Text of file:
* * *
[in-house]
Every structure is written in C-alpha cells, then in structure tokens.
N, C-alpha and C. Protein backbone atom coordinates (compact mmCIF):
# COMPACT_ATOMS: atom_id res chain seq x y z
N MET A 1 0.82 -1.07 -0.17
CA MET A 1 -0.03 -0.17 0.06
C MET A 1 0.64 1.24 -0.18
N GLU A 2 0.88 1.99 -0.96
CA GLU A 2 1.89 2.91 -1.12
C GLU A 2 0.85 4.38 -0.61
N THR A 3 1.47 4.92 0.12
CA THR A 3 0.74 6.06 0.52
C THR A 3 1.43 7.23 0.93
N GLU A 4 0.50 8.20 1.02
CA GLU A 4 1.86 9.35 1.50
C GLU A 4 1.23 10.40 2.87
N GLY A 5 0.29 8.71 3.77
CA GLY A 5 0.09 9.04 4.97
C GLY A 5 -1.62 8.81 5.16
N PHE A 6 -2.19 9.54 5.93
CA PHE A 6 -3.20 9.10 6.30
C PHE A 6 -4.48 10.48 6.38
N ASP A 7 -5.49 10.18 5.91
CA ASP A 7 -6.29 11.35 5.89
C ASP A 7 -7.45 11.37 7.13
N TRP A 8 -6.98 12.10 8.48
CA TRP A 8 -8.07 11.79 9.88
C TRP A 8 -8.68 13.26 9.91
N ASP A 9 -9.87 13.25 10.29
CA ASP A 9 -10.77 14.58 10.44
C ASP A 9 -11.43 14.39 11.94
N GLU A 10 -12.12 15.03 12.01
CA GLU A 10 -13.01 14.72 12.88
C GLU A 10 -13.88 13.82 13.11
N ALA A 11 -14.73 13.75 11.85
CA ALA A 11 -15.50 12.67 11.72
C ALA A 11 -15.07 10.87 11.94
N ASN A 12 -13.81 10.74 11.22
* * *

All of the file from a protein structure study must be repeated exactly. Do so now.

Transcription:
[in-house]
Every structure is written in C-alpha cells, then in structure tokens.
N, C-alpha and C. Protein backbone atom coordinates (compact mmCIF):
# COMPACT_ATOMS: atom_id res chain seq x y z
N MET A 1 0.82 -1.07 -0.17
CA MET A 1 -0.03 -0.17 0.06
C MET A 1 0.64 1.24 -0.18
N GLU A 2 0.88 1.99 -0.96
CA GLU A 2 1.89 2.91 -1.12
C GLU A 2 0.85 4.38 -0.61
N THR A 3 1.47 4.92 0.12
CA THR A 3 0.74 6.06 0.52
C THR A 3 1.43 7.23 0.93
N GLU A 4 0.50 8.20 1.02
CA GLU A 4 1.86 9.35 1.50
C GLU A 4 1.23 10.40 2.87
N GLY A 5 0.29 8.71 3.77
CA GLY A 5 0.09 9.04 4.97
C GLY A 5 -1.62 8.81 5.16
N PHE A 6 -2.19 9.54 5.93
CA PHE A 6 -3.20 9.10 6.30
C PHE A 6 -4.48 10.48 6.38
N ASP A 7 -5.49 10.18 5.91
CA ASP A 7 -6.29 11.35 5.89
C ASP A 7 -7.45 11.37 7.13
N TRP A 8 -6.98 12.10 8.48
CA TRP A 8 -8.07 11.79 9.88
C TRP A 8 -8.68 13.26 9.91
N ASP A 9 -9.87 13.25 10.29
CA ASP A 9 -10.77 14.58 10.44
C ASP A 9 -11.43 14.39 11.94
N GLU A 10 -12.12 15.03 12.01
CA GLU A 10 -13.01 14.72 12.88
C GLU A 10 -13.88 13.82 13.11
N ALA A 11 -14.73 13.75 11.85
CA ALA A 11 -15.50 12.67 11.72
C ALA A 11 -15.07 10.87 11.94
N ASN A 12 -13.81 10.74 11.22